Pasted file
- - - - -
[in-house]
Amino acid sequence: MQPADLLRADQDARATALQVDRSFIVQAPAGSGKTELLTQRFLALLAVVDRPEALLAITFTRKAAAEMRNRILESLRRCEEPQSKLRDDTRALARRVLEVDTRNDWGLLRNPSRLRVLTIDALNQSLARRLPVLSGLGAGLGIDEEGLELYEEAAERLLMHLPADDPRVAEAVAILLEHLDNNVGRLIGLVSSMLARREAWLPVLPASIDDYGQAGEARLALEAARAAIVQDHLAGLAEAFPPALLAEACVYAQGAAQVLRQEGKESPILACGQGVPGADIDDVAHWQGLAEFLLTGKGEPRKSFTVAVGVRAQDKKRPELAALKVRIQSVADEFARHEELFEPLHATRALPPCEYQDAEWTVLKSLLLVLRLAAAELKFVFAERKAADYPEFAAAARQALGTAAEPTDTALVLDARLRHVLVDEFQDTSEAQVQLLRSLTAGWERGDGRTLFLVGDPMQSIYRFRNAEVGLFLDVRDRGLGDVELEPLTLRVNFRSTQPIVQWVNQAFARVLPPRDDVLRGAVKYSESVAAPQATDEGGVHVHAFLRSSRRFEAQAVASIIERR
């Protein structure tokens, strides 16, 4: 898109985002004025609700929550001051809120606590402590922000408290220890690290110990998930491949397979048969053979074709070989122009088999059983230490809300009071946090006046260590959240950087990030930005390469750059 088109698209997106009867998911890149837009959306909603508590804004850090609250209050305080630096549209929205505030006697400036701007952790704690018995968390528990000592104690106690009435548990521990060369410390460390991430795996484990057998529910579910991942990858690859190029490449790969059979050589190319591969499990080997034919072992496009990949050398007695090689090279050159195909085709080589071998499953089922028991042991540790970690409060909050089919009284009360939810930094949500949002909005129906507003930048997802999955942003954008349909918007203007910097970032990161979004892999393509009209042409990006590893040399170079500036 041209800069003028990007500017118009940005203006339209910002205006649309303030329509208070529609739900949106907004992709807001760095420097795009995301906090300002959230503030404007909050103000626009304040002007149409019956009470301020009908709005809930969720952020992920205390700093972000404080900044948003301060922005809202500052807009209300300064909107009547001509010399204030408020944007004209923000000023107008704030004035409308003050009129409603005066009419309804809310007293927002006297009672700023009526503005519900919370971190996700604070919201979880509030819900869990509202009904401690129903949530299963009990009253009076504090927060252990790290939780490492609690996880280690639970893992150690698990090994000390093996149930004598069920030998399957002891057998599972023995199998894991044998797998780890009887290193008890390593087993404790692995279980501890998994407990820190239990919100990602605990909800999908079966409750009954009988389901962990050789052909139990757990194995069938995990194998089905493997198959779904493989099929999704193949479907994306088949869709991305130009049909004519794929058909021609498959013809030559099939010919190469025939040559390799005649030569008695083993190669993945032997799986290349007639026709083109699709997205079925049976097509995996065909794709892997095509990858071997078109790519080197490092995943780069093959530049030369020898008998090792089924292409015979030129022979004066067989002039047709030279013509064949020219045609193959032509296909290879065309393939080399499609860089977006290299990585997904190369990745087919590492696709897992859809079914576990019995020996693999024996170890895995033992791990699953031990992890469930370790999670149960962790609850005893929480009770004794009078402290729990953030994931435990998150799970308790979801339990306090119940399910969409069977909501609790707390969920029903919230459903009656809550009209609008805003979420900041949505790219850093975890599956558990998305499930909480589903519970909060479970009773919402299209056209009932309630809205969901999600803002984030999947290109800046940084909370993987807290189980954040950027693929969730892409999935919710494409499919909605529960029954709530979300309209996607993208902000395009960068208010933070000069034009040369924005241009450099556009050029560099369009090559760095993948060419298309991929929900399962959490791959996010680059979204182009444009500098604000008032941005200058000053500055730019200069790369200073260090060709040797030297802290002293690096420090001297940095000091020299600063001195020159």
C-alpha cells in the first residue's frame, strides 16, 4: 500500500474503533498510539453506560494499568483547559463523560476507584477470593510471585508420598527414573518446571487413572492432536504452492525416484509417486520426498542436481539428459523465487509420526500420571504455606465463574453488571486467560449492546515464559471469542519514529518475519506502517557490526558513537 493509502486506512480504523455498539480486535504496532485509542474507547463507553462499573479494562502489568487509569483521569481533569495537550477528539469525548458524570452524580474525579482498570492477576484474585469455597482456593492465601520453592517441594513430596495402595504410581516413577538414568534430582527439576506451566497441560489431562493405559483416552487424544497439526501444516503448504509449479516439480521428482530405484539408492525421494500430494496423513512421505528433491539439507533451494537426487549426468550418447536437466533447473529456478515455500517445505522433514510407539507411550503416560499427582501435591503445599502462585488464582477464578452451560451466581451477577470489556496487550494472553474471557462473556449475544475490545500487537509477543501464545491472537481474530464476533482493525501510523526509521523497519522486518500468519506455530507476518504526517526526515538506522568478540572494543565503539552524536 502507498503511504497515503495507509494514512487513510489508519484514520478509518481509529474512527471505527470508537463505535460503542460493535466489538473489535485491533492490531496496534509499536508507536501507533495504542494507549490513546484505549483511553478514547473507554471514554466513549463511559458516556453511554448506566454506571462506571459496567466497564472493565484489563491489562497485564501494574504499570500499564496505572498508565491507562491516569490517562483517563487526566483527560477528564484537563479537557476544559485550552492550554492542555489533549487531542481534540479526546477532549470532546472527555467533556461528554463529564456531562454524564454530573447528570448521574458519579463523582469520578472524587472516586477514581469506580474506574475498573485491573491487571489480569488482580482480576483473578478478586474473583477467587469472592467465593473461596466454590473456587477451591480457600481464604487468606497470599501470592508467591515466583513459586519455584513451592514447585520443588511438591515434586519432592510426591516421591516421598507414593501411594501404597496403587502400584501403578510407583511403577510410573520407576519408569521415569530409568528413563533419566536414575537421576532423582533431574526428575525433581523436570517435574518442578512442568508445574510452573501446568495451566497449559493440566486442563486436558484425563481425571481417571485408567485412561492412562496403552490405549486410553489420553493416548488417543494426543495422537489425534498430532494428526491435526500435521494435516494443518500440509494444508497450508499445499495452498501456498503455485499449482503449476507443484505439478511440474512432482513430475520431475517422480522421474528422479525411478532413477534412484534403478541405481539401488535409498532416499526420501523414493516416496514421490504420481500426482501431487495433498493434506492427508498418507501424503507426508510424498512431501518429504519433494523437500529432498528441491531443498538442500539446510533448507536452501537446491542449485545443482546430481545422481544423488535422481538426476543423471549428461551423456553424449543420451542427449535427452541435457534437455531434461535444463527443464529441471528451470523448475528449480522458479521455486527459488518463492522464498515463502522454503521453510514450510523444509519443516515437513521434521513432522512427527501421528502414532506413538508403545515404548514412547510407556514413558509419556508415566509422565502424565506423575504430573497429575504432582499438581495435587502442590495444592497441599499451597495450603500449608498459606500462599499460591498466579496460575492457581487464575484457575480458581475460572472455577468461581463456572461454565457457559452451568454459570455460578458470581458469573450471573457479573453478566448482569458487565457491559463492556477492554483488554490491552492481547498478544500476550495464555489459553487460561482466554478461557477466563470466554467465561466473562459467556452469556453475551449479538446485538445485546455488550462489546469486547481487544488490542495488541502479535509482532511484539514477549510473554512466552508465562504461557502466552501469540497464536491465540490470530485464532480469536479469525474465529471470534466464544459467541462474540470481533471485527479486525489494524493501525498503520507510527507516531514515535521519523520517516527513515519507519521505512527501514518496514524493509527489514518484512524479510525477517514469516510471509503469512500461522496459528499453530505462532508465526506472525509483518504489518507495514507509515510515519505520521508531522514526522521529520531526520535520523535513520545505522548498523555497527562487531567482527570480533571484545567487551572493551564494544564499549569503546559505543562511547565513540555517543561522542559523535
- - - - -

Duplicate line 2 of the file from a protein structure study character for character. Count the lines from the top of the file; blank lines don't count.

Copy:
Amino acid sequence: MQPADLLRADQDARATALQVDRSFIVQAPAGSGKTELLTQRFLALLAVVDRPEALLAITFTRKAAAEMRNRILESLRRCEEPQSKLRDDTRALARRVLEVDTRNDWGLLRNPSRLRVLTIDALNQSLARRLPVLSGLGAGLGIDEEGLELYEEAAERLLMHLPADDPRVAEAVAILLEHLDNNVGRLIGLVSSMLARREAWLPVLPASIDDYGQAGEARLALEAARAAIVQDHLAGLAEAFPPALLAEACVYAQGAAQVLRQEGKESPILACGQGVPGADIDDVAHWQGLAEFLLTGKGEPRKSFTVAVGVRAQDKKRPELAALKVRIQSVADEFARHEELFEPLHATRALPPCEYQDAEWTVLKSLLLVLRLAAAELKFVFAERKAADYPEFAAAARQALGTAAEPTDTALVLDARLRHVLVDEFQDTSEAQVQLLRSLTAGWERGDGRTLFLVGDPMQSIYRFRNAEVGLFLDVRDRGLGDVELEPLTLRVNFRSTQPIVQWVNQAFARVLPPRDDVLRGAVKYSESVAAPQATDEGGVHVHAFLRSSRRFEAQAVASIIERR